Queensland has recorded one new community case of COVID-19 connected to a cluster south of Brisbane as the state prepares to welcome walk-ins to its vaccination hubs.
Premier Annastacia Palaszczuk said the new case was a student at St Thomas More College in Sunnybank and had been in home quarantine during their infectious period.
"I want to thank all of the families that are still doing home quarantine, they are keeping Queenslanders safe," she told parliament on Thursday.
The new case comes as close contacts in home quarantine are subject to a new check-in system which Health Minister Yvette D'Ath said enables "real-time monitoring and compliance".
The system sends random messages at least once a day, which include a hyperlink that people must open and respond to within 10 minutes.
"It specifically allows authorities to identify if anybody is away from their approved residences," Ms D'Ath said on Thursday.
"Potential breaches will be assessed by police to identify whether further action is required, including fines and a direction to go into hotel quarantine at their own cost."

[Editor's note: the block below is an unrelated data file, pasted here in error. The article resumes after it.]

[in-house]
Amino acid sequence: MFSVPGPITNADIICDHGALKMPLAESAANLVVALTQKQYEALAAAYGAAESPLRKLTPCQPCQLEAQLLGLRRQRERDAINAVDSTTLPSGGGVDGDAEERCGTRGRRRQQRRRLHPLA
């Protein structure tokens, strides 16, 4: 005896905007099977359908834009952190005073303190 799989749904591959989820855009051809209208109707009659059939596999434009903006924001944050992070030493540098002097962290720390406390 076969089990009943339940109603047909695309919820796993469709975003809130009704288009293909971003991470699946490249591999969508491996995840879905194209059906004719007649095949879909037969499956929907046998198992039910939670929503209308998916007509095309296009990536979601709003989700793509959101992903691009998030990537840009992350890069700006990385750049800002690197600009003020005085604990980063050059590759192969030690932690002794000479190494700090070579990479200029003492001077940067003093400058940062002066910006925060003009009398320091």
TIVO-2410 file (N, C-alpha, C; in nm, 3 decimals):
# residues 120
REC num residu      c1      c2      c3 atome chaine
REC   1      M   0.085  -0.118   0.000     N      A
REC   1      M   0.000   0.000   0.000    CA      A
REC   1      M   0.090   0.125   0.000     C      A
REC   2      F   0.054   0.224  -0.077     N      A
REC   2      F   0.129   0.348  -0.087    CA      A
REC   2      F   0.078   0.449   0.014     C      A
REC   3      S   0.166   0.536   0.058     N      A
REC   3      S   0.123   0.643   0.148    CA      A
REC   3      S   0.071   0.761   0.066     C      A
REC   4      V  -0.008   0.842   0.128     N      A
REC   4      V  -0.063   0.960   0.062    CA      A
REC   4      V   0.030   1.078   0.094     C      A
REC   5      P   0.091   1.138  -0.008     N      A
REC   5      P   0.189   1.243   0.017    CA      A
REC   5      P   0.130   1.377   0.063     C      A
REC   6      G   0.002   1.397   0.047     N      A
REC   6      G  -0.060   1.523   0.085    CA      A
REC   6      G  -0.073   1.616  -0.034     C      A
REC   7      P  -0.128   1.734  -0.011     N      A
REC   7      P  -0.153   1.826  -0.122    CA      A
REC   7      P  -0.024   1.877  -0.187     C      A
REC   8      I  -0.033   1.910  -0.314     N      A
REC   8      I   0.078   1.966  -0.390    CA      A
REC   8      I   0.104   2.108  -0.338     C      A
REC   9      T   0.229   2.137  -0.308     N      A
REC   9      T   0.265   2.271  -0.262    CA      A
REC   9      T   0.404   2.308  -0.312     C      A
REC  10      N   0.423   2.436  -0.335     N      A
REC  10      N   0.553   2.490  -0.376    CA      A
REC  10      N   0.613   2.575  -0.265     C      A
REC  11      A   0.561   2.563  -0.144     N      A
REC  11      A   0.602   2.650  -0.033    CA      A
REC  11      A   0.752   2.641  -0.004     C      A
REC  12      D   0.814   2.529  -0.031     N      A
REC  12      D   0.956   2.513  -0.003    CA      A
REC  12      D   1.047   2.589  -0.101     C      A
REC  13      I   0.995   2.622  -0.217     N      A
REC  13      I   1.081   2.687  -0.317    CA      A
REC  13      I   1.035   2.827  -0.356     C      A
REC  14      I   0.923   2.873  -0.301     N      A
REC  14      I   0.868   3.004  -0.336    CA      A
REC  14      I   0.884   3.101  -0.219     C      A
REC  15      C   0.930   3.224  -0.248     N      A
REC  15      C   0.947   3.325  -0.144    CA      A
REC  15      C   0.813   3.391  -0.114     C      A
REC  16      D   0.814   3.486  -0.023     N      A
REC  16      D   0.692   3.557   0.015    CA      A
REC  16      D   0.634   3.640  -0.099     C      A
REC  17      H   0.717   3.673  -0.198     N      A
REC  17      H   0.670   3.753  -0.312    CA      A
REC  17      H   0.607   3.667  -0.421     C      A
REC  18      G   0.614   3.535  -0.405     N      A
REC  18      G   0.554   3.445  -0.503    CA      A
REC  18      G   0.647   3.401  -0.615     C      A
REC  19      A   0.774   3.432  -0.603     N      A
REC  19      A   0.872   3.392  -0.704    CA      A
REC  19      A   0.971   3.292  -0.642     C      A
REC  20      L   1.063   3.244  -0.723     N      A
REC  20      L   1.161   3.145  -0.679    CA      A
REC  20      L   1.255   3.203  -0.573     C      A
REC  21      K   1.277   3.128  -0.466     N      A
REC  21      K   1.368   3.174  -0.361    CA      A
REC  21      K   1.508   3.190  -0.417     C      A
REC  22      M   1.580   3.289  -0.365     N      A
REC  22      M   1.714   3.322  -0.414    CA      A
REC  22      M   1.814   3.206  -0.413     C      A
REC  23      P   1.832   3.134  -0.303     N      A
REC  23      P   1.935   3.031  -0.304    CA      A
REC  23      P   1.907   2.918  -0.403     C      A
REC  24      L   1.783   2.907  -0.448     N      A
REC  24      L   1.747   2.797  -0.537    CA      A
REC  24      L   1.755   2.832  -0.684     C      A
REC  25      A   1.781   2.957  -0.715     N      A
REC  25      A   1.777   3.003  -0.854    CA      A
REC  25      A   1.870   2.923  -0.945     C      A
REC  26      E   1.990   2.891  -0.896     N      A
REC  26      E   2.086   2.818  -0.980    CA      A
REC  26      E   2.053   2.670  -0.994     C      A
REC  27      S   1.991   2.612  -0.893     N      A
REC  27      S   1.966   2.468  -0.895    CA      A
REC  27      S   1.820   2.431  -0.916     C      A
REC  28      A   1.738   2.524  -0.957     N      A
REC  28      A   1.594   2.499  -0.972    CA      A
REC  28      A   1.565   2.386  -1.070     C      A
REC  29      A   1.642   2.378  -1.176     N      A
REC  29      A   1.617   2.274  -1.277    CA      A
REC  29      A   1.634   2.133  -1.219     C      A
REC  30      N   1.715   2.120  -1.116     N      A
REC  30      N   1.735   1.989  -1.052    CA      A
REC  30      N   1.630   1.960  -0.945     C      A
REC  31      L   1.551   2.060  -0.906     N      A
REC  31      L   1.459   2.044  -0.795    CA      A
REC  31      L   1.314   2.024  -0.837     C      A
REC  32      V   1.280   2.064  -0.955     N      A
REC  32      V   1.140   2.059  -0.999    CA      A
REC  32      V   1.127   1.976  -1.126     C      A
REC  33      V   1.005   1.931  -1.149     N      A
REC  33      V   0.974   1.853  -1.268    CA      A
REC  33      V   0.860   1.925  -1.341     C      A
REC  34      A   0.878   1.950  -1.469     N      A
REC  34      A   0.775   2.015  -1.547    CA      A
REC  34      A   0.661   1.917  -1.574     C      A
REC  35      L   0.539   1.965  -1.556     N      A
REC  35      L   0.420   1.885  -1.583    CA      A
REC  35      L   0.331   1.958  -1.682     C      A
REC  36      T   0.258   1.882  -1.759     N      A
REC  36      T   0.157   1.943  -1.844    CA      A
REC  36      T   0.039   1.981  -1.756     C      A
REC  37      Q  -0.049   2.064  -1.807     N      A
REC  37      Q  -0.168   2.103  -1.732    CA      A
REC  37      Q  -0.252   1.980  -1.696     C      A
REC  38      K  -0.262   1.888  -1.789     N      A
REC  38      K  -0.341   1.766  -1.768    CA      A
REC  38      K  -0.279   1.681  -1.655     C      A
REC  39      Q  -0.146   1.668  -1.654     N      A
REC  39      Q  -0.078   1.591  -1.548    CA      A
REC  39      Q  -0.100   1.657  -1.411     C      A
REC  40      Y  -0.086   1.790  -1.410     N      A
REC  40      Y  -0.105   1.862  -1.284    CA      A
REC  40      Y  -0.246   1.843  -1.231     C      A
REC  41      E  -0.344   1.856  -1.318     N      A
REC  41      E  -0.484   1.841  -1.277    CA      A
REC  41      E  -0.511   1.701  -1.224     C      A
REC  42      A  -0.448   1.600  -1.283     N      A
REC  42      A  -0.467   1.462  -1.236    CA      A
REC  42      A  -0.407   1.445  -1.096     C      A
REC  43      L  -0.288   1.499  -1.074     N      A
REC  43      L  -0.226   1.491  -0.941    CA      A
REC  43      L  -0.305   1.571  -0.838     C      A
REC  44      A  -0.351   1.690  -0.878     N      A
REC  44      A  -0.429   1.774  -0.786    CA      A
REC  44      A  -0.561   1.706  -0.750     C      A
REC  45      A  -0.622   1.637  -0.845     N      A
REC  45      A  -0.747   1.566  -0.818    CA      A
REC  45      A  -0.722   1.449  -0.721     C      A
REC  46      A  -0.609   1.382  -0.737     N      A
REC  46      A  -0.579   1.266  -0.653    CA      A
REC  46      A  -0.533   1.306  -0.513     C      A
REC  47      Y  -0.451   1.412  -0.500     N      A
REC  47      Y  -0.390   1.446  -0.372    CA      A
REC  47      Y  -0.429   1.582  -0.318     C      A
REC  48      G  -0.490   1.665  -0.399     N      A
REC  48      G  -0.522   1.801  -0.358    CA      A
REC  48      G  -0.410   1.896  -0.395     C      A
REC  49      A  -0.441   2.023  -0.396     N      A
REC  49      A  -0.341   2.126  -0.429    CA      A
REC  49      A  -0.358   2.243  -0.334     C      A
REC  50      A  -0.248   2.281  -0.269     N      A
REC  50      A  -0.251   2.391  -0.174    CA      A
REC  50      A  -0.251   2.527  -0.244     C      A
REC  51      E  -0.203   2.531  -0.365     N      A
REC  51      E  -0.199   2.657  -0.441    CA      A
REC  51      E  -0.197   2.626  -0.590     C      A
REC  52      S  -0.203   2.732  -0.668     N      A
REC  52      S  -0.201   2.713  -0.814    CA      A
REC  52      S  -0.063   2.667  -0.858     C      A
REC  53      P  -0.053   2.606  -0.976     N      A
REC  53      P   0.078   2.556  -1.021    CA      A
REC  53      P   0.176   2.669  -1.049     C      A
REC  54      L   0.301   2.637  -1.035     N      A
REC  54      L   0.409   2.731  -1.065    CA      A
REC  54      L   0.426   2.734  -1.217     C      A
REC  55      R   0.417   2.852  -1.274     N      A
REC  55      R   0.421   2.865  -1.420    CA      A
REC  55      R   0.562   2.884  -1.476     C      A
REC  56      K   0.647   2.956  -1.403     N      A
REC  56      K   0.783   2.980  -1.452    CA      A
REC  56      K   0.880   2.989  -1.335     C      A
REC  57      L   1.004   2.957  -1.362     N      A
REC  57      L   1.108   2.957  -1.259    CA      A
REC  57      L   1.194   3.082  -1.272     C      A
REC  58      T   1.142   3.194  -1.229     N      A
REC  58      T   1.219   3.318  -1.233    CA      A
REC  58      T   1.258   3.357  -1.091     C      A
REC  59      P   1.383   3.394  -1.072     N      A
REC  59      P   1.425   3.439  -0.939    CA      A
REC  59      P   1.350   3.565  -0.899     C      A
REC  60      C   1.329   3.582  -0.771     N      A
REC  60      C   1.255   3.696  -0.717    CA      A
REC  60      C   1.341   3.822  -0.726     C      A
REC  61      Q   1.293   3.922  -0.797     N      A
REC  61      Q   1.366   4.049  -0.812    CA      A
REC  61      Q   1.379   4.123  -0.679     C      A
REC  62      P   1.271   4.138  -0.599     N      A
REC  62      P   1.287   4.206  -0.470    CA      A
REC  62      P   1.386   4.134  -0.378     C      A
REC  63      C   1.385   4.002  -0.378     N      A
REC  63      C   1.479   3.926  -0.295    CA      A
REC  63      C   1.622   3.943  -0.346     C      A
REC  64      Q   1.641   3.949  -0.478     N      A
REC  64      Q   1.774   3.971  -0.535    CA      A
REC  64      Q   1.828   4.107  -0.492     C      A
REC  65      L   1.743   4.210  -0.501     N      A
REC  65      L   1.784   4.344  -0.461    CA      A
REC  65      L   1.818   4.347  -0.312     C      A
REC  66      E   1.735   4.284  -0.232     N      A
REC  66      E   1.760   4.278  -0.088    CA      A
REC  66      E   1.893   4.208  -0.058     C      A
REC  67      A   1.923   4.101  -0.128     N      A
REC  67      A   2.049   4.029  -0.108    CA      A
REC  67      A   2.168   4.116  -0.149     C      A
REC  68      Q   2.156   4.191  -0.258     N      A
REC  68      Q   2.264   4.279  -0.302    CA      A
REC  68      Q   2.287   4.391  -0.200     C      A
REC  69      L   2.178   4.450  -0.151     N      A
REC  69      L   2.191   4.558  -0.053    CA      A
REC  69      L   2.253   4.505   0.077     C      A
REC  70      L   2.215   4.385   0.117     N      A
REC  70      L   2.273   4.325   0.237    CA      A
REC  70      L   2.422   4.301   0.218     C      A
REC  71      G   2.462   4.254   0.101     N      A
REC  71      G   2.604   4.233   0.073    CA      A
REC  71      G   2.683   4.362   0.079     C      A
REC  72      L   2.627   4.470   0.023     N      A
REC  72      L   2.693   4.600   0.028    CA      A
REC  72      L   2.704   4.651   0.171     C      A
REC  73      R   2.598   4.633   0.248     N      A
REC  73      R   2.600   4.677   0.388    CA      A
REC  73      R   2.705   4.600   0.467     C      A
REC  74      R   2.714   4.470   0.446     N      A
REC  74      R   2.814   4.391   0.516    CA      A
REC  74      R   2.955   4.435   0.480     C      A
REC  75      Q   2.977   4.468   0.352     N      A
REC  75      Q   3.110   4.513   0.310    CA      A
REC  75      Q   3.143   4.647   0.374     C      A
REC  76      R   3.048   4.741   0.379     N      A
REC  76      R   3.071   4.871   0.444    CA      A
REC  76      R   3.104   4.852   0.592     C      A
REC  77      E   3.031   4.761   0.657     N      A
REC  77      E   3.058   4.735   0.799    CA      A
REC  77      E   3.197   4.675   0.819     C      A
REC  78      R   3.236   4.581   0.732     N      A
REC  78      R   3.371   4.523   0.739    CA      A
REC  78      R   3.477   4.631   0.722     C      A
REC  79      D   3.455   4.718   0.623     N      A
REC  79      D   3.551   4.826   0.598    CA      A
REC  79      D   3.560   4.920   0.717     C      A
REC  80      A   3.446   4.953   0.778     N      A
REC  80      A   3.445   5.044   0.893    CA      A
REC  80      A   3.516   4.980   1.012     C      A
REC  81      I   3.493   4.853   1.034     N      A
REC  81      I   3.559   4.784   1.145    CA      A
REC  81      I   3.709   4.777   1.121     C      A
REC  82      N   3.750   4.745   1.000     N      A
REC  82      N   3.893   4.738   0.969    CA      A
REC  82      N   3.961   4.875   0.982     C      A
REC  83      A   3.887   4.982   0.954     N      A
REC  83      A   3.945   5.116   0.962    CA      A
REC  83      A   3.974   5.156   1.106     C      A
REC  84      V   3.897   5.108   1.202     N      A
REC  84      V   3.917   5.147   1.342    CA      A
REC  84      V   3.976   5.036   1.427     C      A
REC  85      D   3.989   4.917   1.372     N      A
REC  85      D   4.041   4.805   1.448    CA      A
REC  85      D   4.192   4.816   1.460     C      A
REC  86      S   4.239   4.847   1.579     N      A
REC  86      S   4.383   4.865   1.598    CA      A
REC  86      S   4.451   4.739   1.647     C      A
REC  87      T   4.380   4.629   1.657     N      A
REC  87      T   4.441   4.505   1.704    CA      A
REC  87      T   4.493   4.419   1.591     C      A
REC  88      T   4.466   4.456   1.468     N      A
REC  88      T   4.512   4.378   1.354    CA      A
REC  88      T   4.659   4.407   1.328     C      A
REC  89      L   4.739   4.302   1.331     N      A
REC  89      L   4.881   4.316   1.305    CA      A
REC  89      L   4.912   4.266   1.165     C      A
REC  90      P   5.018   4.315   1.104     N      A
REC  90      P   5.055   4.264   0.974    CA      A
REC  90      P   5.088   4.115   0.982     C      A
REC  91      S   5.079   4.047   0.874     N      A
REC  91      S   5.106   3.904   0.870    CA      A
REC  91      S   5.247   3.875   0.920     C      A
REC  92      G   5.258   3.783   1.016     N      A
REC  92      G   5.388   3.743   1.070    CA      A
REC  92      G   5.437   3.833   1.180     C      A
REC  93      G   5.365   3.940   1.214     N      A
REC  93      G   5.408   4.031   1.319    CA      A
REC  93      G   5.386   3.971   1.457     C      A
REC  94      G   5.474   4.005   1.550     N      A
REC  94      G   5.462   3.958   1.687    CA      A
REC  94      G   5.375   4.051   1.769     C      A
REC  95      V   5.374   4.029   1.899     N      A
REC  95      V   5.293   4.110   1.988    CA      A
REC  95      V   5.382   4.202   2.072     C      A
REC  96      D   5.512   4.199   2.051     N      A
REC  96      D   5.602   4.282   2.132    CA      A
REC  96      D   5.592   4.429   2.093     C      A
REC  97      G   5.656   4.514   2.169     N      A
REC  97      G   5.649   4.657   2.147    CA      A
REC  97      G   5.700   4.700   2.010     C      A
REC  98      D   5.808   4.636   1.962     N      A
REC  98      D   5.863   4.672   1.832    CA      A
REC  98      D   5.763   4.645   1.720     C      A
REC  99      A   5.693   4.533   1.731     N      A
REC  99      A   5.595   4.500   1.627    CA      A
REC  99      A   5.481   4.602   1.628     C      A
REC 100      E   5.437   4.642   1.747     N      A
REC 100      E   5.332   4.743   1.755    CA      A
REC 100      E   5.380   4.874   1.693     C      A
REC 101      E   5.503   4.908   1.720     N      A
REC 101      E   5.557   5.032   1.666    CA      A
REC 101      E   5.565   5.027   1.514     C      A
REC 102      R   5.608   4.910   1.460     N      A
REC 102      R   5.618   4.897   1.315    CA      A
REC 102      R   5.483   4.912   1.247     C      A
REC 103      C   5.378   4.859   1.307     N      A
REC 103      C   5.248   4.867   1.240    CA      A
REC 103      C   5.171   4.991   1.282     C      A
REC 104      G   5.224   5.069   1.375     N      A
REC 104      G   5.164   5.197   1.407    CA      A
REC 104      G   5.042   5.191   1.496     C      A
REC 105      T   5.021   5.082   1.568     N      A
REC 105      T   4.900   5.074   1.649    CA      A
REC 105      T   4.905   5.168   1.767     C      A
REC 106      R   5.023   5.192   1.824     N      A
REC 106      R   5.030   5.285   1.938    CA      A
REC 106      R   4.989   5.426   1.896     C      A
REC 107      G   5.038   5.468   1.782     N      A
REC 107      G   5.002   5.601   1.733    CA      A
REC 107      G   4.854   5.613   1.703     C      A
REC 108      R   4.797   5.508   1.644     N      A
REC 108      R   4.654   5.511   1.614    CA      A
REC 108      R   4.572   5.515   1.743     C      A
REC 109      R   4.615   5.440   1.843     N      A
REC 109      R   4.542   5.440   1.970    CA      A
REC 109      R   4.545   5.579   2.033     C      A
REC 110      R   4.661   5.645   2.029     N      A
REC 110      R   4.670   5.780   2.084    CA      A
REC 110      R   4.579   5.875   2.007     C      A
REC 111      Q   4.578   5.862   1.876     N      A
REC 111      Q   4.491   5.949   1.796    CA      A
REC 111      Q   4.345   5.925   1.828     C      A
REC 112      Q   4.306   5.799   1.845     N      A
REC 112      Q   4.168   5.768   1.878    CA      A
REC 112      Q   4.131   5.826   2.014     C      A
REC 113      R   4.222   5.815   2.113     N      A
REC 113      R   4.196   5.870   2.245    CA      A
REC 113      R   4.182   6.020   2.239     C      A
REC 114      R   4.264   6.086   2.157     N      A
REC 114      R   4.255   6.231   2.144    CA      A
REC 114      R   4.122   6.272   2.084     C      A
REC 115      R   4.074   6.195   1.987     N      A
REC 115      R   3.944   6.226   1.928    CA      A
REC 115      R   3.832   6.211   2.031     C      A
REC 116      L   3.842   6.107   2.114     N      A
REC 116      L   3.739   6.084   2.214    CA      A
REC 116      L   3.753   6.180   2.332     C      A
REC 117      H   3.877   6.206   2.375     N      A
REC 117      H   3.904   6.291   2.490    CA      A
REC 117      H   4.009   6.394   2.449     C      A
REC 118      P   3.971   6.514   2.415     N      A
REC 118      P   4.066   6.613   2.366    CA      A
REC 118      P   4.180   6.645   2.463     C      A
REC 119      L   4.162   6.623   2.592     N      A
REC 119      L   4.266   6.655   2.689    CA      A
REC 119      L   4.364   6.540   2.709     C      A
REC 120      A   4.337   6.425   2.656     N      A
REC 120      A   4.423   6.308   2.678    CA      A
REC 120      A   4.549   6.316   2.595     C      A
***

Ms D'Ath said the system also enables authorities to check on the welfare of those in home quarantine, "which ccan be a challenging time for individuals and families".
It is seen as a progression from text messages, phone calls and random inspections that "have long been the hallmarks of our home quarantine system", Ms D'Ath said.
Meanwhile, the state is preparing for a major vaccination drive by welcoming walk-ins to Queensland Heath hubs this weekend.
As well as Pfizer being offered in state clinics to those over 60, Ms Palaszczuk said the federal government has seen the value and will make the vaccine available to the age group via their GPs.
"People told me they wanted a choice and now they have it," she said.
The state will also operate pop up vaccination clinics at NRL games in regional Queensland on Friday night and Saturday.
The premier said health and emergency services workers had fought the pandemic "long and hard" as she urged residents across the state to get the jab.
"We owe it to them to get vaccinated so they are not overwhelmed when the next wave arrives," she said.
"I call on on every Queenslander over the age of 12 to do it for their families, do it for their communities, defend the freedoms that we now all enjoy and join the jab army."
A total of 57.63 per cent of Queenslanders have had their first jab, with 39.35 per cent fully vaccinated.
The state recorded an additional two cases in hotel quarantine.
Australian Associated Press
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